Setting: The time, place, and mood of a literary work that establish its context. It basically helps in establishing where and when and under what circumstances the story is taking place. Setting includes both specific rooms or buildings or geographic locations, but also the world or milieu in which the events occur (in other words, to describe the setting of the first Harry Potter novel would include describing the space under the Dursley’s staircase and the Hogwarts potions classroom, but would also include description of a world divided between wizards and muggles.)
Time: Time in fiction similarly includes small and large scale sense of time. Does the work span a matter of moments, hours, or eons? Is it set in an identifiable historical period? Is it slow or fast paced and does the pacing change in different sections?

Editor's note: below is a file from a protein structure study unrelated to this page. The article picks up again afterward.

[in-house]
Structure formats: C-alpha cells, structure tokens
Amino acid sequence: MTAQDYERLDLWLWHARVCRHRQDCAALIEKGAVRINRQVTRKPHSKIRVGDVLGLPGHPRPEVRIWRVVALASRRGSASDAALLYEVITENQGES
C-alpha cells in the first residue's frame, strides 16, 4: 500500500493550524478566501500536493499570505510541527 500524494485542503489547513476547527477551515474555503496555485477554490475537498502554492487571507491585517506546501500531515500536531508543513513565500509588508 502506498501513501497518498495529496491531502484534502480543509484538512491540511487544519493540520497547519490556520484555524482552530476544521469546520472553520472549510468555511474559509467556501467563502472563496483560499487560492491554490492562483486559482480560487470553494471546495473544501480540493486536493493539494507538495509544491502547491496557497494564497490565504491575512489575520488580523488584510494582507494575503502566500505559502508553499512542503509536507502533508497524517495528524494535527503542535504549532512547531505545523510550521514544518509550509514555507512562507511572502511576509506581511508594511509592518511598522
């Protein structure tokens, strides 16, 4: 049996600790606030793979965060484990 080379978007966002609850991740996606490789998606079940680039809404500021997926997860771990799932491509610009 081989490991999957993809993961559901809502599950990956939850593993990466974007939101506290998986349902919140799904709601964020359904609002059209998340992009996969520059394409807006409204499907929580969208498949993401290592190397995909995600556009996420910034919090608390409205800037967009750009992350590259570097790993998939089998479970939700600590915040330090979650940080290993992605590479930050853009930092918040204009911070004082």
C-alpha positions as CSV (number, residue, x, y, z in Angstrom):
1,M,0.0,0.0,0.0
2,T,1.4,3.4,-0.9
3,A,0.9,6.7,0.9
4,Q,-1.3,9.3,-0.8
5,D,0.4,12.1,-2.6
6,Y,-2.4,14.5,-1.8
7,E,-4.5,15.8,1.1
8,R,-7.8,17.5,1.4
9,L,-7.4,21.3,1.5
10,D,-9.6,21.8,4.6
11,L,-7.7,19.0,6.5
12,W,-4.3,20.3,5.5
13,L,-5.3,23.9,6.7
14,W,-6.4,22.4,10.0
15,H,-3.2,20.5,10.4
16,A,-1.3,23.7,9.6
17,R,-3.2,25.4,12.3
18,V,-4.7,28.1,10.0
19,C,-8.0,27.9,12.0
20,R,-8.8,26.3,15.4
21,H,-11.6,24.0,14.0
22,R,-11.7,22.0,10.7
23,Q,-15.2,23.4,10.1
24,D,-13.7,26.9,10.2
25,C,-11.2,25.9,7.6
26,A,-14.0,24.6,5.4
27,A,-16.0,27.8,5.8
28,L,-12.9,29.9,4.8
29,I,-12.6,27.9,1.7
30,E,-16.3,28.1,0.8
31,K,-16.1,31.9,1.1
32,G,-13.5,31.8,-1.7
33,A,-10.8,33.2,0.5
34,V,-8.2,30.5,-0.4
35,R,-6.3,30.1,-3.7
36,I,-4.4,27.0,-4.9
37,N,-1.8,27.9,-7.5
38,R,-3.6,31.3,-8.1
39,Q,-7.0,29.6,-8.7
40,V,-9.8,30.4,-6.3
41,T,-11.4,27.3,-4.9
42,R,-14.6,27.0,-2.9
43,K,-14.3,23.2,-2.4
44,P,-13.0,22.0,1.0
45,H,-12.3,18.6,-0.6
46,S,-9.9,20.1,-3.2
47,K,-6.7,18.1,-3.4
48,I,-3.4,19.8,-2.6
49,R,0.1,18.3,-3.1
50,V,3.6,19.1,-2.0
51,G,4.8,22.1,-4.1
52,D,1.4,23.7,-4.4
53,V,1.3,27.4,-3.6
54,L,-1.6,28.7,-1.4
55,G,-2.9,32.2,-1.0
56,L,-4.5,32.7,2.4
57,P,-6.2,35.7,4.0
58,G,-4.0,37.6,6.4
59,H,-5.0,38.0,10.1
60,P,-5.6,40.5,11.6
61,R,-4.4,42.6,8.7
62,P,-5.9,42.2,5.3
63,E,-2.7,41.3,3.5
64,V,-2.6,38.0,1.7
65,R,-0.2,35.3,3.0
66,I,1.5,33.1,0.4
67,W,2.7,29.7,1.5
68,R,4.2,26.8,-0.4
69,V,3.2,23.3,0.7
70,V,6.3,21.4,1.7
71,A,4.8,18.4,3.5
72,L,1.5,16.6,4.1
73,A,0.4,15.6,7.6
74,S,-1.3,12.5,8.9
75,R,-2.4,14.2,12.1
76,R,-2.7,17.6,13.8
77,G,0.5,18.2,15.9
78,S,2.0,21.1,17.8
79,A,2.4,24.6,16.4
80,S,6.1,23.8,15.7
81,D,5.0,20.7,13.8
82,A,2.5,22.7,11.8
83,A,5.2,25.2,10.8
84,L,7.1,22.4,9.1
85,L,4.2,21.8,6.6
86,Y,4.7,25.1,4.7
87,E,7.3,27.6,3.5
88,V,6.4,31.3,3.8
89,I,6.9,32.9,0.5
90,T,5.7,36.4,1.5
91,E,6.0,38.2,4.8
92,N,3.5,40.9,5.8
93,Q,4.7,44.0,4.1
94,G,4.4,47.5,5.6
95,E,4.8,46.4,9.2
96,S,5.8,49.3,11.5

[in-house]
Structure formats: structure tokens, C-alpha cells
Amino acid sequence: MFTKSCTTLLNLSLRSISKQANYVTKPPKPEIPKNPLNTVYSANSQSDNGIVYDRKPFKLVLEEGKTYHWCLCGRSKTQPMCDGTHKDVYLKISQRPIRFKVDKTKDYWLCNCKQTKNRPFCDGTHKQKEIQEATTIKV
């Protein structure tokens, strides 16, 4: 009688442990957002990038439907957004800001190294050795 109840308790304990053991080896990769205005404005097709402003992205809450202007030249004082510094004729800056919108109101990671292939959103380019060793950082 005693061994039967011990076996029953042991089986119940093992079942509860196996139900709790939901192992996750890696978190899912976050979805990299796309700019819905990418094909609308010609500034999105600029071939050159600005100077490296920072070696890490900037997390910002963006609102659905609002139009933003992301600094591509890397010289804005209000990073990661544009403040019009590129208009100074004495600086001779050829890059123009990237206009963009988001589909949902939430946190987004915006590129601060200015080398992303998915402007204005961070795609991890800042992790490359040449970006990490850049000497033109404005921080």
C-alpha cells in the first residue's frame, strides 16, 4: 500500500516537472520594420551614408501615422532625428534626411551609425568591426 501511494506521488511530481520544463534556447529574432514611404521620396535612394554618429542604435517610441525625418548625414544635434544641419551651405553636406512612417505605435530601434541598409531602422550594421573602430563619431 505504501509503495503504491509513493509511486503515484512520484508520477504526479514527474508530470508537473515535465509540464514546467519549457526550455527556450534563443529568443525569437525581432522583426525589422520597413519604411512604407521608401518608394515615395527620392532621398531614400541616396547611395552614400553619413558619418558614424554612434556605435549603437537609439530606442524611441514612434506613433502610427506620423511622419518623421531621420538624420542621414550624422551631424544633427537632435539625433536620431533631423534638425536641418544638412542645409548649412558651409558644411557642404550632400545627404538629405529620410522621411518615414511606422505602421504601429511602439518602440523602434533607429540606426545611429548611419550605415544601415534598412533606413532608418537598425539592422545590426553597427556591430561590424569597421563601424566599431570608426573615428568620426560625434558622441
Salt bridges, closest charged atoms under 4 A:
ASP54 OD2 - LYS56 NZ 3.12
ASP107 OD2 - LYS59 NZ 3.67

Flashback: A flashback is an interjected scene that takes the narrative back in time from the current point in the story (there are also flashforwards).
Framing: (a.k.a frame tale, framing narrative, or framing device.) A framing story introduces one narrative in order to set up or frame another story that occurs as a story-within-the-story or serves to enclose a series of shorter stories within the larger narrative frame. Some examples include One Thousand and One Nights, Don Quixote, or The Uncle Remus stories. The film Princess Bride is a framed narrative–the frame device is the grandfather reading the story to a sick grandson, while the framed narrative is the story of the Princess Bride, Dread Pirate Roberts, Inigo Montoya, and the rest.